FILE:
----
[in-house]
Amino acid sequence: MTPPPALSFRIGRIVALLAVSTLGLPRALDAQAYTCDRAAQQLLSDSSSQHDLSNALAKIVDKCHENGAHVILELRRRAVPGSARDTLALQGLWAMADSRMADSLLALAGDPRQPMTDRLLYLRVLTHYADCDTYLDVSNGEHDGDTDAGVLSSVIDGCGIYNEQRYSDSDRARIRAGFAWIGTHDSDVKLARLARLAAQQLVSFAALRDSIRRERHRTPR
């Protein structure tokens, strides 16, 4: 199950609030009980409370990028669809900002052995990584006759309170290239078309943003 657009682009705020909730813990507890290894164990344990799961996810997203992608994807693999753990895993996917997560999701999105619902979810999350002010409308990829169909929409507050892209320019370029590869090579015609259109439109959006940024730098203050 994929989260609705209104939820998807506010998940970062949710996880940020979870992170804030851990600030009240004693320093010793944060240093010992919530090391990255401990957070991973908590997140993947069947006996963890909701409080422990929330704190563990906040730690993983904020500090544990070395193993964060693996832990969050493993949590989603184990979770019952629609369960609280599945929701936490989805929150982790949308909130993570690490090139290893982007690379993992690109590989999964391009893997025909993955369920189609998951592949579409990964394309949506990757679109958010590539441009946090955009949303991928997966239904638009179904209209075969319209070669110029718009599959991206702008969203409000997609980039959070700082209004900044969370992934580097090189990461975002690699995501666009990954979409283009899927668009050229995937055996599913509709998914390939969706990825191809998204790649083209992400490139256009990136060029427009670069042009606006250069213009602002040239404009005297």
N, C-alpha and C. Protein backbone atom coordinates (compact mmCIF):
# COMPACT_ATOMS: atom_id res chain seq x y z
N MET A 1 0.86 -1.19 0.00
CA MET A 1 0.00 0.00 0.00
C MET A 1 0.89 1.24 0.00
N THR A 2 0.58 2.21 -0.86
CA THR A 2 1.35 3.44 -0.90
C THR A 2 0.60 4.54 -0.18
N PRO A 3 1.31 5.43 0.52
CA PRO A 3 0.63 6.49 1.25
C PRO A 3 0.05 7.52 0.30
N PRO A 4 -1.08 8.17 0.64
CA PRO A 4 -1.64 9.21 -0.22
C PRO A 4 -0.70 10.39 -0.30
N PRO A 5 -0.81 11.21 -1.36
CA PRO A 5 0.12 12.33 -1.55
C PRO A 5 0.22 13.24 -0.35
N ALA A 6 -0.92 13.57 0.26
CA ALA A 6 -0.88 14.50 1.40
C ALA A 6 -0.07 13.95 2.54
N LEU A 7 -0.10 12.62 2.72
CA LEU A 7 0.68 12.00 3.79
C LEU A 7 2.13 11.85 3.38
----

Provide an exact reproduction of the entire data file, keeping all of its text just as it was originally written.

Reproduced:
[in-house]
Amino acid sequence: MTPPPALSFRIGRIVALLAVSTLGLPRALDAQAYTCDRAAQQLLSDSSSQHDLSNALAKIVDKCHENGAHVILELRRRAVPGSARDTLALQGLWAMADSRMADSLLALAGDPRQPMTDRLLYLRVLTHYADCDTYLDVSNGEHDGDTDAGVLSSVIDGCGIYNEQRYSDSDRARIRAGFAWIGTHDSDVKLARLARLAAQQLVSFAALRDSIRRERHRTPR
């Protein structure tokens, strides 16, 4: 199950609030009980409370990028669809900002052995990584006759309170290239078309943003 657009682009705020909730813990507890290894164990344990799961996810997203992608994807693999753990895993996917997560999701999105619902979810999350002010409308990829169909929409507050892209320019370029590869090579015609259109439109959006940024730098203050 994929989260609705209104939820998807506010998940970062949710996880940020979870992170804030851990600030009240004693320093010793944060240093010992919530090391990255401990957070991973908590997140993947069947006996963890909701409080422990929330704190563990906040730690993983904020500090544990070395193993964060693996832990969050493993949590989603184990979770019952629609369960609280599945929701936490989805929150982790949308909130993570690490090139290893982007690379993992690109590989999964391009893997025909993955369920189609998951592949579409990964394309949506990757679109958010590539441009946090955009949303991928997966239904638009179904209209075969319209070669110029718009599959991206702008969203409000997609980039959070700082209004900044969370992934580097090189990461975002690699995501666009990954979409283009899927668009050229995937055996599913509709998914390939969706990825191809998204790649083209992400490139256009990136060029427009670069042009606006250069213009602002040239404009005297």
N, C-alpha and C. Protein backbone atom coordinates (compact mmCIF):
# COMPACT_ATOMS: atom_id res chain seq x y z
N MET A 1 0.86 -1.19 0.00
CA MET A 1 0.00 0.00 0.00
C MET A 1 0.89 1.24 0.00
N THR A 2 0.58 2.21 -0.86
CA THR A 2 1.35 3.44 -0.90
C THR A 2 0.60 4.54 -0.18
N PRO A 3 1.31 5.43 0.52
CA PRO A 3 0.63 6.49 1.25
C PRO A 3 0.05 7.52 0.30
N PRO A 4 -1.08 8.17 0.64
CA PRO A 4 -1.64 9.21 -0.22
C PRO A 4 -0.70 10.39 -0.30
N PRO A 5 -0.81 11.21 -1.36
CA PRO A 5 0.12 12.33 -1.55
C PRO A 5 0.22 13.24 -0.35
N ALA A 6 -0.92 13.57 0.26
CA ALA A 6 -0.88 14.50 1.40
C ALA A 6 -0.07 13.95 2.54
N LEU A 7 -0.10 12.62 2.72
CA LEU A 7 0.68 12.00 3.79
C LEU A 7 2.13 11.85 3.38